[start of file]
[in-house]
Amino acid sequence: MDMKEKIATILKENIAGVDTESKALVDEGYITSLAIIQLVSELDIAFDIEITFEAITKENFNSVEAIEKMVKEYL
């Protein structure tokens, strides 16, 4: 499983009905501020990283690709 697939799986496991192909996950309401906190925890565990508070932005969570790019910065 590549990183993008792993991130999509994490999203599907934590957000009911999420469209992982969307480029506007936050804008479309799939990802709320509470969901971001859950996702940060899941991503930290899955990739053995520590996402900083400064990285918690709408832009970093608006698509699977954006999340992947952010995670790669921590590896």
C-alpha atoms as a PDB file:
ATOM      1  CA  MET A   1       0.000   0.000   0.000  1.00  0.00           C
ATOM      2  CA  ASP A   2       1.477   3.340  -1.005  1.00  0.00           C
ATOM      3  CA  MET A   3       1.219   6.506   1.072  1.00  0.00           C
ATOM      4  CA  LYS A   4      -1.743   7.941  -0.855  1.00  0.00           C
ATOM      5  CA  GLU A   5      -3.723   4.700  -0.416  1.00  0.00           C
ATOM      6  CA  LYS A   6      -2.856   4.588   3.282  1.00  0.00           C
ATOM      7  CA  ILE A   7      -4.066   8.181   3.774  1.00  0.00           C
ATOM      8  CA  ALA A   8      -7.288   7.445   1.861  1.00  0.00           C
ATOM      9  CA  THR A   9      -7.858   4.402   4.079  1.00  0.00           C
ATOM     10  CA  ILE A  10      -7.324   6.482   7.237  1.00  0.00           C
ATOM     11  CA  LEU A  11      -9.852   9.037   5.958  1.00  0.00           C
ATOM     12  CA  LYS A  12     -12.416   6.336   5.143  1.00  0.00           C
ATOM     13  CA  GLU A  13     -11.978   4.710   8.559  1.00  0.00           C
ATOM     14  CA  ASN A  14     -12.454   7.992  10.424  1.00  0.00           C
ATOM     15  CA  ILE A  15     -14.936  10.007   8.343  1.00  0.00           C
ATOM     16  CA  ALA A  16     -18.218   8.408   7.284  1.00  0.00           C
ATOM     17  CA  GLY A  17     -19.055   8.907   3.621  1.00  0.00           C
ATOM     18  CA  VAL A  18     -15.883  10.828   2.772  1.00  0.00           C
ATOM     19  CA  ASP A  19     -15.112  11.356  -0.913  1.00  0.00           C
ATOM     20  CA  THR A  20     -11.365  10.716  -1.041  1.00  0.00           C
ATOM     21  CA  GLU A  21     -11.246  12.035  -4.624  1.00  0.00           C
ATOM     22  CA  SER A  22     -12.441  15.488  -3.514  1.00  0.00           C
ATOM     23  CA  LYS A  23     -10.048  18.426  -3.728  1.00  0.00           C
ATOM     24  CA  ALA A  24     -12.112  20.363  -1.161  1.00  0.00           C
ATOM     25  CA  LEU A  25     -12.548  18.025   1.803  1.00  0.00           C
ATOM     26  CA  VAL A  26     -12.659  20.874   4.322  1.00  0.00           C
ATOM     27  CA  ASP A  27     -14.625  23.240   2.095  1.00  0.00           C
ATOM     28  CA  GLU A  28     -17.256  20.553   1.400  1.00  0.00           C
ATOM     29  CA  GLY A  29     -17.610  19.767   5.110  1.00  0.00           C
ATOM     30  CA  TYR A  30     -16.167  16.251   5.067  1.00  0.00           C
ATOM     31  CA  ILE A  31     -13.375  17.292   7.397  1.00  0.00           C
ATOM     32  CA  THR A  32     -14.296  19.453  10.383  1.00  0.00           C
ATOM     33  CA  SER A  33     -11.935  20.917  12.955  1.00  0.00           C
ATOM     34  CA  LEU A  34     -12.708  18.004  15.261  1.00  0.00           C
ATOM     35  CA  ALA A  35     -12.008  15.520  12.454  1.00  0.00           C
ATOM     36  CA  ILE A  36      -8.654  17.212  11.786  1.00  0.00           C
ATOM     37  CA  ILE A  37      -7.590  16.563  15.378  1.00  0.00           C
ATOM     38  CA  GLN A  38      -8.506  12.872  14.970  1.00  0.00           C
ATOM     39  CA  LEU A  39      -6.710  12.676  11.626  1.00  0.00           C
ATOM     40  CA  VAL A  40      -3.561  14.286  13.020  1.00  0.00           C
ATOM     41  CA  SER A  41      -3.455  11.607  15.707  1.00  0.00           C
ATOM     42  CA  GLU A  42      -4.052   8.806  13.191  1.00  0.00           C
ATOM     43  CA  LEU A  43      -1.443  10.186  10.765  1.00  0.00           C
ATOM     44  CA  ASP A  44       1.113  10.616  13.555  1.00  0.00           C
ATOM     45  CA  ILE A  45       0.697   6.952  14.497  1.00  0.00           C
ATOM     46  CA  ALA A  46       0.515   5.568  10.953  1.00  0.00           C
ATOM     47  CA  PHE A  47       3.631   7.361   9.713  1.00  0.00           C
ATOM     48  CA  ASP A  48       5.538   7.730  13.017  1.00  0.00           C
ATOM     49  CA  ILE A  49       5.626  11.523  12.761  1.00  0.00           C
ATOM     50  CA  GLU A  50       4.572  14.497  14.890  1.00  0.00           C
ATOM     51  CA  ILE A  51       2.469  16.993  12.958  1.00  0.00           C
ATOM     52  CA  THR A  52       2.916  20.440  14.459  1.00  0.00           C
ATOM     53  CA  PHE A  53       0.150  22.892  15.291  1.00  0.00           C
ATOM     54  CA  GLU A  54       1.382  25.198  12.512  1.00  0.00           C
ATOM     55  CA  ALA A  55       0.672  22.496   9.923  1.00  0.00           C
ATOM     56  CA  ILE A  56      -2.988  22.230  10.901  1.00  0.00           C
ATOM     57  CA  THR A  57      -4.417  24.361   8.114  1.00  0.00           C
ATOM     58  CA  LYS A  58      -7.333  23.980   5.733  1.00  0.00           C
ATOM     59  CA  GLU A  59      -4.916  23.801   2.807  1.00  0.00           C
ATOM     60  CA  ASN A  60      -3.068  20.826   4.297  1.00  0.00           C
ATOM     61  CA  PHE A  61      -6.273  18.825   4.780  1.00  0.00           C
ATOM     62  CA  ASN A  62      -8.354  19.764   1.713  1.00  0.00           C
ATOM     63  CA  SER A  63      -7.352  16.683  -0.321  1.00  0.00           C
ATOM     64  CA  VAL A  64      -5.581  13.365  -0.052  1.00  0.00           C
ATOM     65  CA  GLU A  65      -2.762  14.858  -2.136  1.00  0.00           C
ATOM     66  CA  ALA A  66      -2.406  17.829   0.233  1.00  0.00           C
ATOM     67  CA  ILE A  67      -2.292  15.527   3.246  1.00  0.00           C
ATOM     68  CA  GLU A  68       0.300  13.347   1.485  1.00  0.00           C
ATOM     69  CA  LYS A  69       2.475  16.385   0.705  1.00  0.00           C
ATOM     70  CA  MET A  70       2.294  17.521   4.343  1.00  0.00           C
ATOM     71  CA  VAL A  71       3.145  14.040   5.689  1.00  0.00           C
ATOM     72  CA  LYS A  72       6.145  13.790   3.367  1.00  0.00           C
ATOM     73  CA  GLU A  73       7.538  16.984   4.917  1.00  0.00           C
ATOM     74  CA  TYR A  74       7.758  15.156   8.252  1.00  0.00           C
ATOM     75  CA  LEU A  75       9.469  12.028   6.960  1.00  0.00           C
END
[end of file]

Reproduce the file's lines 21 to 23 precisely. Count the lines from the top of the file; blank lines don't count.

ATOM     17  CA  GLY A  17     -19.055   8.907   3.621  1.00  0.00           C
ATOM     18  CA  VAL A  18     -15.883  10.828   2.772  1.00  0.00           C
ATOM     19  CA  ASP A  19     -15.112  11.356  -0.913  1.00  0.00           C